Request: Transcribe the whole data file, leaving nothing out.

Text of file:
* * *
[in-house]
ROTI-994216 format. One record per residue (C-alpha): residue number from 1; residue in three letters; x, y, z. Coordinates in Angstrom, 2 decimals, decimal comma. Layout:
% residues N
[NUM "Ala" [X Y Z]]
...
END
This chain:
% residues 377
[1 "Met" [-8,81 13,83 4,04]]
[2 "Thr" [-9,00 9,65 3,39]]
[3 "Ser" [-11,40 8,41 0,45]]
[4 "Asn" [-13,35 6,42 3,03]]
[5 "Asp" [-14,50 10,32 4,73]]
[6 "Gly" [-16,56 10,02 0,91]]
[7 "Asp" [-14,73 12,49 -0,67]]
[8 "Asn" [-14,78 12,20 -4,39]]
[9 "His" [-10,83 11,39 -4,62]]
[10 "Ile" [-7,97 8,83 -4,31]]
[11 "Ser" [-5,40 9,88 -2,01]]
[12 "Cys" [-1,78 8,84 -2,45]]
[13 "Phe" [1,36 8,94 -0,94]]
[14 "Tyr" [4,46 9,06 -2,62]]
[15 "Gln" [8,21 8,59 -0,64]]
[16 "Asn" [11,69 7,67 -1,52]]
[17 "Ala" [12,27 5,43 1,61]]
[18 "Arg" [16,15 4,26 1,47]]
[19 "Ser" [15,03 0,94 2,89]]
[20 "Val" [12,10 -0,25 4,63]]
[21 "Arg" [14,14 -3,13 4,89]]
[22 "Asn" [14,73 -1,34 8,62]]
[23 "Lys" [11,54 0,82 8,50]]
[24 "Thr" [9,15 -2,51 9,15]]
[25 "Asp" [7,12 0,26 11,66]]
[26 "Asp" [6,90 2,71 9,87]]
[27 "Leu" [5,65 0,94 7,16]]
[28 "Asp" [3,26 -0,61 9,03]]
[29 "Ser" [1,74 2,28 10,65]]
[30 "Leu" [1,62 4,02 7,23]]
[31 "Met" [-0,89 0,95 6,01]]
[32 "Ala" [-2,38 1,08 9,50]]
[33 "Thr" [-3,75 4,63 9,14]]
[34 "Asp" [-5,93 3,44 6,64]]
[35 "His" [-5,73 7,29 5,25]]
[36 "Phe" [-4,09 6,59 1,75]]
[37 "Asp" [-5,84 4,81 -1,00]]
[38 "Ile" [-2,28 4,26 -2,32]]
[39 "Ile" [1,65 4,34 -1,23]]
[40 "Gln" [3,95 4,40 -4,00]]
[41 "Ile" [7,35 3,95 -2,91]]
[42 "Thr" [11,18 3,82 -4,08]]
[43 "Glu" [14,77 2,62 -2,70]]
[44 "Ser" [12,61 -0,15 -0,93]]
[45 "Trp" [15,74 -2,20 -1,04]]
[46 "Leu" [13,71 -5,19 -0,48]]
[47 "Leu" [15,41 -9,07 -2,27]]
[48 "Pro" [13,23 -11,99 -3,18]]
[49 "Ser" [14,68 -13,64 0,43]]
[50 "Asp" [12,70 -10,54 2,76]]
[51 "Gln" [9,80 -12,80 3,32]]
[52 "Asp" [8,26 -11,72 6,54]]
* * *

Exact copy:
[in-house]
ROTI-994216 format. One record per residue (C-alpha): residue number from 1; residue in three letters; x, y, z. Coordinates in Angstrom, 2 decimals, decimal comma. Layout:
% residues N
[NUM "Ala" [X Y Z]]
...
END
This chain:
% residues 377
[1 "Met" [-8,81 13,83 4,04]]
[2 "Thr" [-9,00 9,65 3,39]]
[3 "Ser" [-11,40 8,41 0,45]]
[4 "Asn" [-13,35 6,42 3,03]]
[5 "Asp" [-14,50 10,32 4,73]]
[6 "Gly" [-16,56 10,02 0,91]]
[7 "Asp" [-14,73 12,49 -0,67]]
[8 "Asn" [-14,78 12,20 -4,39]]
[9 "His" [-10,83 11,39 -4,62]]
[10 "Ile" [-7,97 8,83 -4,31]]
[11 "Ser" [-5,40 9,88 -2,01]]
[12 "Cys" [-1,78 8,84 -2,45]]
[13 "Phe" [1,36 8,94 -0,94]]
[14 "Tyr" [4,46 9,06 -2,62]]
[15 "Gln" [8,21 8,59 -0,64]]
[16 "Asn" [11,69 7,67 -1,52]]
[17 "Ala" [12,27 5,43 1,61]]
[18 "Arg" [16,15 4,26 1,47]]
[19 "Ser" [15,03 0,94 2,89]]
[20 "Val" [12,10 -0,25 4,63]]
[21 "Arg" [14,14 -3,13 4,89]]
[22 "Asn" [14,73 -1,34 8,62]]
[23 "Lys" [11,54 0,82 8,50]]
[24 "Thr" [9,15 -2,51 9,15]]
[25 "Asp" [7,12 0,26 11,66]]
[26 "Asp" [6,90 2,71 9,87]]
[27 "Leu" [5,65 0,94 7,16]]
[28 "Asp" [3,26 -0,61 9,03]]
[29 "Ser" [1,74 2,28 10,65]]
[30 "Leu" [1,62 4,02 7,23]]
[31 "Met" [-0,89 0,95 6,01]]
[32 "Ala" [-2,38 1,08 9,50]]
[33 "Thr" [-3,75 4,63 9,14]]
[34 "Asp" [-5,93 3,44 6,64]]
[35 "His" [-5,73 7,29 5,25]]
[36 "Phe" [-4,09 6,59 1,75]]
[37 "Asp" [-5,84 4,81 -1,00]]
[38 "Ile" [-2,28 4,26 -2,32]]
[39 "Ile" [1,65 4,34 -1,23]]
[40 "Gln" [3,95 4,40 -4,00]]
[41 "Ile" [7,35 3,95 -2,91]]
[42 "Thr" [11,18 3,82 -4,08]]
[43 "Glu" [14,77 2,62 -2,70]]
[44 "Ser" [12,61 -0,15 -0,93]]
[45 "Trp" [15,74 -2,20 -1,04]]
[46 "Leu" [13,71 -5,19 -0,48]]
[47 "Leu" [15,41 -9,07 -2,27]]
[48 "Pro" [13,23 -11,99 -3,18]]
[49 "Ser" [14,68 -13,64 0,43]]
[50 "Asp" [12,70 -10,54 2,76]]
[51 "Gln" [9,80 -12,80 3,32]]
[52 "Asp" [8,26 -11,72 6,54]]